- The Washington Times - Friday, January 24, 2003

WASHINGTON, Jan. 24 (UPI) — Within 48 hours of the President's 2002 State of the Union address, the State Department issued a set of talking points to its embassies on the speech, stressing that U.S. policy had not changed with George W. Bush's declaration that Iran, Iraq and North Korea formed an "axis of evil."

The talking points were followed up with phone calls to foreign capitals by senior State Department officials aimed at "calming nerves and correcting misimpressions," according to one American diplomat at the time.

The damage control seemed necessary, observers said. In Seoul, the South Korean government was asking that Bush not renege on his intentions to talk to their Stalinist neighbors to the north. In Paris, the foreign minister called the speech simplistic.

And in Washington, Secretary of State Colin Powell's predecessor, Madeleine Albright, said the speech revealed the White House's own disorderly approach to foreign policy.

Soon, Powell had gathered his senior staff and instructed them to stop walking back Bush's speech. But by then it was clear that for the next year, the State Department would be fighting a rear-guard action against the Bush rhetoric and that of other administration voices intent on articulating a foreign policy that mirrored his vision.

The Axis of Evil was a huge victory for the Reagan wing of the Republican Party that has insisted that American foreign policy ought to have a moral dimension. By nationalizing the war on terrorism and focusing it on three states with flags, armies and intelligence services, Bush handed his hawks a mission that recalled the comfortable territory of the Cold War.

And just as the neoconservative gospel holds that the 50-year battle against the Soviets was won with former President Ronald Reagan's robust defense spending and his support for insurgents in Angola, Nicaragua and Afghanistan, many of the policy prescriptions for the new war on terrorism from the Bush hard-liners was to follow along these lines.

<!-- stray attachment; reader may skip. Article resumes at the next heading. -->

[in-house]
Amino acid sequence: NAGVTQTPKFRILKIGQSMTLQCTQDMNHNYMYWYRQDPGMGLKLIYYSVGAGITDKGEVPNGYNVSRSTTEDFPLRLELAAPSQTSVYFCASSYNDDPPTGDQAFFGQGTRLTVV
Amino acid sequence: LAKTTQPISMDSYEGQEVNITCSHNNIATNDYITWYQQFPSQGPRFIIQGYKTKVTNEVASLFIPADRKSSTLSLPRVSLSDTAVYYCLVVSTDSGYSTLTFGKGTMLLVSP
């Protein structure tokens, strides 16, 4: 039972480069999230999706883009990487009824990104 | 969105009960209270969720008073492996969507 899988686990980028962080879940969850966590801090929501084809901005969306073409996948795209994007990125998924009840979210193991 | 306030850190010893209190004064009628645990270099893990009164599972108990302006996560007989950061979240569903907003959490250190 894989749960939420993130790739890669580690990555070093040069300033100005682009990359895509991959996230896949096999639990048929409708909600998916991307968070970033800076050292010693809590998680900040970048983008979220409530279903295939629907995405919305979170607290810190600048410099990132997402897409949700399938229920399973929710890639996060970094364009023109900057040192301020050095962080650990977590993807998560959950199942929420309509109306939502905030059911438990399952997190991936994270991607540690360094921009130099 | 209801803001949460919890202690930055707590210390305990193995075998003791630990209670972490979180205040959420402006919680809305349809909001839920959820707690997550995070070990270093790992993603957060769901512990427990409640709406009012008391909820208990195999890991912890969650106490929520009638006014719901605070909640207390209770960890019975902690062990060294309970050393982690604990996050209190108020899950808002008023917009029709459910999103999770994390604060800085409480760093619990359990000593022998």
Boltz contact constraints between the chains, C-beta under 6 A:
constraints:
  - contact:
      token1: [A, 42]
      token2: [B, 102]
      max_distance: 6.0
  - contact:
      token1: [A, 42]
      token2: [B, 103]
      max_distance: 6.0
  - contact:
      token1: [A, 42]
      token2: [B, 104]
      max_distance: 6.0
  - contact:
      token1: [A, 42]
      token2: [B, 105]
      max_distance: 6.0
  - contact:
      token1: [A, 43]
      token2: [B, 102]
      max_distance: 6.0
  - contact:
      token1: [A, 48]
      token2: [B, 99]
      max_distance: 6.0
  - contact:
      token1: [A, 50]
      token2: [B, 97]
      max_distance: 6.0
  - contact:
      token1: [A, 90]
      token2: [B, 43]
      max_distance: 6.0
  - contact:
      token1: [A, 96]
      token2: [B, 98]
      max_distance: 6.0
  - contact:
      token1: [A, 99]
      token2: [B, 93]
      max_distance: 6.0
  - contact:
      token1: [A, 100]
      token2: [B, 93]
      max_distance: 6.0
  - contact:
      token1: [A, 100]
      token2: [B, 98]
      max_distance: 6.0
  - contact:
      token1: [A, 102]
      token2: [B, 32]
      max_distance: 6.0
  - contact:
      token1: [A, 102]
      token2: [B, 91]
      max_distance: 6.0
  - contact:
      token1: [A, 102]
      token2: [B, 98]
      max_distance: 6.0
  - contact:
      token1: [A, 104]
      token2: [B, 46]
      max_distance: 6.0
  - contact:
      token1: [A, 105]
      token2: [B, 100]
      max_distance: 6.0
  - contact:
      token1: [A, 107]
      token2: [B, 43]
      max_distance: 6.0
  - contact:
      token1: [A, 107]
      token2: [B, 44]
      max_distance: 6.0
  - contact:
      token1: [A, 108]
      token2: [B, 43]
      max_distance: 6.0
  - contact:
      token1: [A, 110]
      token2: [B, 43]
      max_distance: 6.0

For a brief moment, after the State of the Union speech, it looked as if war with Iraq was inevitable; bags of cash would be headed to Iranian protestors seeking a referendum on their government's legitimacy and there would be no discussions with North Korea.

All three countries had been designated evil. The object was not to figure out how to live in a world with them in it, but to defeat them. But like Reagan's Evil Empire speech a generation earlier, Bush's rhetoric got ahead of his government's foreign policy.

Only one day before Bush attacked Iran's "unelected few" for repressing "the Iranian people's hope for freedom," U.S. diplomats were meeting with representatives from the Mullah's regime about formalizing a diplomatic channel opened after Sept. 11 to discuss the post-Taliban government in Afghanistan.

For the next 12 months, the administration hawks would be fighting the diplomats to derail their agenda of engaging the country's moderates. One year later, the policy on Iran is a little bit of both. While the White House gives lip service to the anti-regime protestors seeking change in Iran, it is aligning with two major Iraqi rebel groups backed by Iran's revolutionary guards, the Supreme Council for the Islamic Revolution in Iraq and Al-Dawa, a set of Islamist cells inside Iraq with links to master terrorist Imadh Mugniyah.

Only three weeks after he accused Pyongyang of starving its own people while pursuing weapons of mass destruction, Bush stood at the line that divides the Korean Peninsula and reiterated his call for dialogue with the north. In November, the United States said it had sent its last shipment of heavy fuel oil to North Korea under a 1994 agreement, only to offer the possibility of fuel aid two months later even though North Korean leader Kim Jong Il had kicked out international weapons inspectors and announced intentions to pull out of the Non-proliferation Treaty.

In Iraq, Bush decided in August to give Saddam Hussein one more chance to 'fess up to the weapons stockpiles he should have destroyed after the Gulf War. Bush took his case for war to the United Nations.

Now, the U.N. inspections team says it will need until at least March to complete is work. Is this the same President Bush who said: "The United States of America will not permit the world's most dangerous regimes to threaten us with the world's most destructive weapons?"

Reflecting the pitched battles inside the Bush administration, one senior conservative told United Press International he had a copy of the speech in his pocket to remind policy adversaries of the President's words with him at interagency meetings.

The best examples of the schizophrenic pulls and pushes of an administration divided are the confusing signals sent by an interdiction incident in December.

On Dec. 10, Spanish vessels in the Arabian Sea, using American intelligence, pulled over an unmarked ship carrying 15 North Korean Scud missiles under bags of cement bound for Yemen. The Spanish announced the find to the world.

After the Yemenis protested, the Spanish reluctantly handed the weapons over to Sanaa, on instructions from Washington.


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